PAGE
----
independent

Sunday 8 December 2019

Science Week celebrated at Creagh College

Catherine Tattersall presents the STEM School Award to science teacher Julia Tobin and principal Paul Glynn
Catherine Tattersall presents the STEM School Award to science teacher Julia Tobin and principal Paul Glynn

Cathy Lee

In recognition of the commitment of the school to STEM (science, technology, engineering and maths) education, during Science Week Creagh College was awarded with a national STEM award.

Accepting the award, principal Paul Glynn said he was delighted with Creagh College's success in promoting and encouraging STEM.

'We have been successful in national competitions, winning a highly commended award this year at the BT Young Scientist, and many of our past pupils are now studying science in the various universities.'

During Science Week, the school hosted a competition for students, with over 100 young scientists showcasing their projects.

Guest judge of the competition was Dr Tony Keene of UCD's Chemistry Department, as well as first-time judge Gerry Moloney of Computer Science, IT Carlow.

Dr Keene described the standard as extremely high and complimented the students on their hard work and innovative ideas. Both were impressed with the students' dedication, enthusiasm and passion for science, and found it hard to pick only four winners.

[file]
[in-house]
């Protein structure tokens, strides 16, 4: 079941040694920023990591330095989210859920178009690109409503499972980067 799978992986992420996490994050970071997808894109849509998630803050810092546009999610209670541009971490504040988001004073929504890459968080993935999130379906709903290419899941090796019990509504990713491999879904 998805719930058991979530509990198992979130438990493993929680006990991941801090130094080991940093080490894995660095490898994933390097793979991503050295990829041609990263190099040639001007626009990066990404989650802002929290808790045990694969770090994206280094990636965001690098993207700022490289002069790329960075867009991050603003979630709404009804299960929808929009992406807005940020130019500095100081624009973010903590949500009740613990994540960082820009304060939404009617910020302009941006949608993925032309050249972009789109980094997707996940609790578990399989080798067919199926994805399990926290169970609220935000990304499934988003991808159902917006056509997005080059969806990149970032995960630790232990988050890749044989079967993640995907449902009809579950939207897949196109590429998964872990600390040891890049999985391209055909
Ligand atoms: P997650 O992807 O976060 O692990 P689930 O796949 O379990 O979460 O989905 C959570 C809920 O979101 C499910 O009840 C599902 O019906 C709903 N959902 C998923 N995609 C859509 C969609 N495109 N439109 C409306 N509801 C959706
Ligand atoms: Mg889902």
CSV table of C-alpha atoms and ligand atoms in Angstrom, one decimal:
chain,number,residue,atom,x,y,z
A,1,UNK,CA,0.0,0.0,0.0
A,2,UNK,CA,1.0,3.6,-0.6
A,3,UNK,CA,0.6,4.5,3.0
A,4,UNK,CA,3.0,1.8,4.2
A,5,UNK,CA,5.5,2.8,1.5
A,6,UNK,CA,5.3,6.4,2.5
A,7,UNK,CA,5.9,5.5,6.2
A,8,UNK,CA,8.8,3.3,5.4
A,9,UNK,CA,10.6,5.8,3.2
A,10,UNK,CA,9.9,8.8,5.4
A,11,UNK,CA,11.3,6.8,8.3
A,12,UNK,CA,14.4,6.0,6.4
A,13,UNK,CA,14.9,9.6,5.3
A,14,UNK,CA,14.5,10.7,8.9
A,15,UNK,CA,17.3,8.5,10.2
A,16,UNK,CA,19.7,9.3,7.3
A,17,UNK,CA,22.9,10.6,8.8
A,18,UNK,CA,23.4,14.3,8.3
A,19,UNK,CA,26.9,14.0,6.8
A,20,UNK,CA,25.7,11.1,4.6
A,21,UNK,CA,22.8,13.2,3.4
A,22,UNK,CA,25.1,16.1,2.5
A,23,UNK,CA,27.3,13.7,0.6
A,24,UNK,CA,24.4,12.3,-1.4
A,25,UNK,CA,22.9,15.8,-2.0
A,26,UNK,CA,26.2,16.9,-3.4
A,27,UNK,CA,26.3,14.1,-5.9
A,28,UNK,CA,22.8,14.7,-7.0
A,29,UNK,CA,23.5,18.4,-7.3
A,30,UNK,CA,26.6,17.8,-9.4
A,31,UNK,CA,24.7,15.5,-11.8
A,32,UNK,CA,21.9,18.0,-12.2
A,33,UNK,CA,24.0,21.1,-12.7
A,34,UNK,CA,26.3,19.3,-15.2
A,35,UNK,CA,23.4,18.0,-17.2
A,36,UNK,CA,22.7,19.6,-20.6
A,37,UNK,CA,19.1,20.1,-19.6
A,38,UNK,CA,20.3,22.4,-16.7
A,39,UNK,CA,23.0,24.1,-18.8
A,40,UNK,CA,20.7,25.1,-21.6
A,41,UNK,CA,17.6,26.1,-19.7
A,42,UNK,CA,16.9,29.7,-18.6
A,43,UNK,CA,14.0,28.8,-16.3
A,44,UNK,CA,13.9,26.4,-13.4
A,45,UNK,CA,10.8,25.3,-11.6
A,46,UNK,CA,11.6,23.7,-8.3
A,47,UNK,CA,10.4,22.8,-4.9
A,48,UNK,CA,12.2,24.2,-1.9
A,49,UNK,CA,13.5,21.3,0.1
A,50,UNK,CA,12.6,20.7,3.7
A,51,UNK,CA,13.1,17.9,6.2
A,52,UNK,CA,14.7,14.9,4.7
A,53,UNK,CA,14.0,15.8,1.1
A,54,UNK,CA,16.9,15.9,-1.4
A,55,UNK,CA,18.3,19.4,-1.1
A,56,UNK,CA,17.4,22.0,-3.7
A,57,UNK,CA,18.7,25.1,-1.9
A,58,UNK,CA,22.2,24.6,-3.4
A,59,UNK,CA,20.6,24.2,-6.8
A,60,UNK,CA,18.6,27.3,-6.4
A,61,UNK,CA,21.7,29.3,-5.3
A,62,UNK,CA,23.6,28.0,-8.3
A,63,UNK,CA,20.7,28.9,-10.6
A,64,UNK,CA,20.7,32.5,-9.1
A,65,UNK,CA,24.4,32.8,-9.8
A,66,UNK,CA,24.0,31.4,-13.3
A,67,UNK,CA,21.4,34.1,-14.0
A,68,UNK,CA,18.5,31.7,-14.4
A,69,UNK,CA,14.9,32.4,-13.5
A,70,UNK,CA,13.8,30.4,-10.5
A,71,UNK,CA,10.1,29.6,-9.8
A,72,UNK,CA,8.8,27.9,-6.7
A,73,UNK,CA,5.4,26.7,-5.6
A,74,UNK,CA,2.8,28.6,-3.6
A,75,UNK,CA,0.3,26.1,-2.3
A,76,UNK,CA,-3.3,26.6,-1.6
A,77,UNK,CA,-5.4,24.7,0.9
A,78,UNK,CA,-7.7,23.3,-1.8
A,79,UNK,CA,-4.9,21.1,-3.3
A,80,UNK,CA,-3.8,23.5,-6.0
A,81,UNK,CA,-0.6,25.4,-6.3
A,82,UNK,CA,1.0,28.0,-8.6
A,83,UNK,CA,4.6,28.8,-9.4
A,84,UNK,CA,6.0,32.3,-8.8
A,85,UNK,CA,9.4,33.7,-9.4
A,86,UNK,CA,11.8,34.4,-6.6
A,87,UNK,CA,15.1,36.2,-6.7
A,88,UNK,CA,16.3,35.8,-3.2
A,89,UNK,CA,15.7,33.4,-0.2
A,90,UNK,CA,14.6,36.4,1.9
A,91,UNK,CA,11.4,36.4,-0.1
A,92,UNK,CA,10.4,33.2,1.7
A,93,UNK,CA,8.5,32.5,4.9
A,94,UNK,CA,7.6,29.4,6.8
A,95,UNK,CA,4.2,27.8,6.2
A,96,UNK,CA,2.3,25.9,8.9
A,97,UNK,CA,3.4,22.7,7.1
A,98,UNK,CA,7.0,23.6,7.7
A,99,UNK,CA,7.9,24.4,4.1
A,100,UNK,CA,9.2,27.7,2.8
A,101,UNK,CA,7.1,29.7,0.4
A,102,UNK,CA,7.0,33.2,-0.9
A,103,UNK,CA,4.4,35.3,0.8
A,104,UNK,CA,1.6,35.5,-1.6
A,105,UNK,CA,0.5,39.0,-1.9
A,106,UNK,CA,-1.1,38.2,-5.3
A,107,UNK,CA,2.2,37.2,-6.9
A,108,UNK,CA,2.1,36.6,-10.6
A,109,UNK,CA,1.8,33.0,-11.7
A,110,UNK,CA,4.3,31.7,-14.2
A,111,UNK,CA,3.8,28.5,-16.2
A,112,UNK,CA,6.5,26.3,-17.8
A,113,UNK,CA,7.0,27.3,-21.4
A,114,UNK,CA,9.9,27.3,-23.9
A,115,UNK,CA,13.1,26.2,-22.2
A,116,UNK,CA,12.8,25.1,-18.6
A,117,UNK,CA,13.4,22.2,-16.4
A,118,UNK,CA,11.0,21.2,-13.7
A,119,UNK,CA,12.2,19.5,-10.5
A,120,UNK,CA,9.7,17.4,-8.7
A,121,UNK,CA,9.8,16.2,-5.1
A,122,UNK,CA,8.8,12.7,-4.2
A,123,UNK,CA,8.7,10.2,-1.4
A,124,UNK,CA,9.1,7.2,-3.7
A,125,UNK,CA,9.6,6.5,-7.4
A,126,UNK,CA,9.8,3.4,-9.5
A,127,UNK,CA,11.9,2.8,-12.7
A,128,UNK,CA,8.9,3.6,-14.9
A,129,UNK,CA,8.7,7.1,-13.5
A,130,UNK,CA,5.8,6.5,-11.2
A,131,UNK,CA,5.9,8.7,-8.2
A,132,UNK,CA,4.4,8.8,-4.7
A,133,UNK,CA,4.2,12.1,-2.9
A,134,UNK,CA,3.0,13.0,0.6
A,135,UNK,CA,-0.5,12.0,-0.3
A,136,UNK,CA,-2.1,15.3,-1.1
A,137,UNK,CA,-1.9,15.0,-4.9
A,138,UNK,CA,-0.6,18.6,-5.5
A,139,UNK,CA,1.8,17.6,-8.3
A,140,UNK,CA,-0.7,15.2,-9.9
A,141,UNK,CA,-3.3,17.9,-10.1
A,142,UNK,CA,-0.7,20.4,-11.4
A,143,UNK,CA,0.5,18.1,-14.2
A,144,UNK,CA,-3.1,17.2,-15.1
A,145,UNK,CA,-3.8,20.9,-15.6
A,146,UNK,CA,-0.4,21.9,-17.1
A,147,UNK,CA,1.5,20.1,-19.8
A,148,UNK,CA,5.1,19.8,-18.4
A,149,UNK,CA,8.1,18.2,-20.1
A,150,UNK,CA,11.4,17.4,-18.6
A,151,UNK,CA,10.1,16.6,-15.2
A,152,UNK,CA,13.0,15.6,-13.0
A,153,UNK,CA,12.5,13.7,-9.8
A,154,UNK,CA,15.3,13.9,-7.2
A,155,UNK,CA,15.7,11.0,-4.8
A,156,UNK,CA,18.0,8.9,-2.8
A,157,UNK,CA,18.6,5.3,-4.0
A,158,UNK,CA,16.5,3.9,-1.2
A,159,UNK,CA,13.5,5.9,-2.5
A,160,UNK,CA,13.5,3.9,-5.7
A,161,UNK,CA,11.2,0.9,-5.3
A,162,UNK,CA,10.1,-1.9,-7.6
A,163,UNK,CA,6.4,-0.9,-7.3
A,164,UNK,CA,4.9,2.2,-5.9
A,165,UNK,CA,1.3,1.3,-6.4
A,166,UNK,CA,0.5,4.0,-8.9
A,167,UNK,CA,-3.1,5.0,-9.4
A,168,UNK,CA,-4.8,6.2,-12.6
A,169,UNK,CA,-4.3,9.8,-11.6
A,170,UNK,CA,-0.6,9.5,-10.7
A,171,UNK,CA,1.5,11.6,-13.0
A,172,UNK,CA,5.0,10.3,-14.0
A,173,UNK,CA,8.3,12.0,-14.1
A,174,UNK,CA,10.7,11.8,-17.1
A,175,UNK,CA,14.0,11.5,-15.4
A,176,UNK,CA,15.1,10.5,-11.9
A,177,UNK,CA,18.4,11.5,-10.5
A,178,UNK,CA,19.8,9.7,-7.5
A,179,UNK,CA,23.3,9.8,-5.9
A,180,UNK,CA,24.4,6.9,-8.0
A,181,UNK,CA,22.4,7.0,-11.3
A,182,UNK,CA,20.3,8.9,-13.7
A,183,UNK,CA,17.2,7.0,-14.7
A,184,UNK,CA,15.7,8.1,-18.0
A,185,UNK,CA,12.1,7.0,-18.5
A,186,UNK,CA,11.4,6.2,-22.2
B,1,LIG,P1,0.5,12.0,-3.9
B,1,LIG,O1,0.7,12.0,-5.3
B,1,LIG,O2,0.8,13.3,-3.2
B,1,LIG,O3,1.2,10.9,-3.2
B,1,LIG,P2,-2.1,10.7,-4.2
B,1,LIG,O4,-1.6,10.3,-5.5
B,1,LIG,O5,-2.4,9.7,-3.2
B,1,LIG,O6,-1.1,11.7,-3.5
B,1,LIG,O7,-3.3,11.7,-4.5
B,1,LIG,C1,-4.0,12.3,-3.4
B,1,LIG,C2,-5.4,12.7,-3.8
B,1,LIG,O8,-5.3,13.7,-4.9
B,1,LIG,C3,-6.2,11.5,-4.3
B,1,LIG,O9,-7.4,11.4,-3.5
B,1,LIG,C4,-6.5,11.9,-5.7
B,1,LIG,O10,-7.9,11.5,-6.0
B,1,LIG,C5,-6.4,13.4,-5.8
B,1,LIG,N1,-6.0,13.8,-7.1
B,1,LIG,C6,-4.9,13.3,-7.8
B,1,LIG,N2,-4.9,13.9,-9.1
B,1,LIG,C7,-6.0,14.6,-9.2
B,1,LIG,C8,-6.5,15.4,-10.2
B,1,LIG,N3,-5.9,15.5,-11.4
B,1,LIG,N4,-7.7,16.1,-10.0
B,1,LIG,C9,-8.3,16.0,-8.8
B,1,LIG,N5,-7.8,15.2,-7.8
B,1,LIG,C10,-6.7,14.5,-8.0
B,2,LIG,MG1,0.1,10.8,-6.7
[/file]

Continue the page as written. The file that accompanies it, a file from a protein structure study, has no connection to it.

Overall winners were Alana Murphy and Amy Connors, with their project on gluten stimulating plant growth. Ellie-May Handrick and Elly Kinsella came a close second. Together they hypothesised that athletes contribute to global warming more than couch potatoes.

Ciara Hallam, Ciara O'Neill and Nevaeh Duignam's project, Caffeine and plant growth, came in third place, while Joshua Walters and Killian Curry won the highly commended award from Specsavers for their work on depression and its causes.

Fayth Hughes and Siobhan Dunne received the Irish Forestry Award for their project showing how colour affects memory.

The science fair that closed science week at the school was a success, and many students will now represent Wexford in competition next year.

'The SciFest competition allows students to develop their study of science, technology, engineering and maths outside of the classroom and apply it to everyday life.

'All of the students have worked very hard on their projects and should be very proud of their achievements,' said a spokesperson for the school, speaking after the event.

Gorey Guardian

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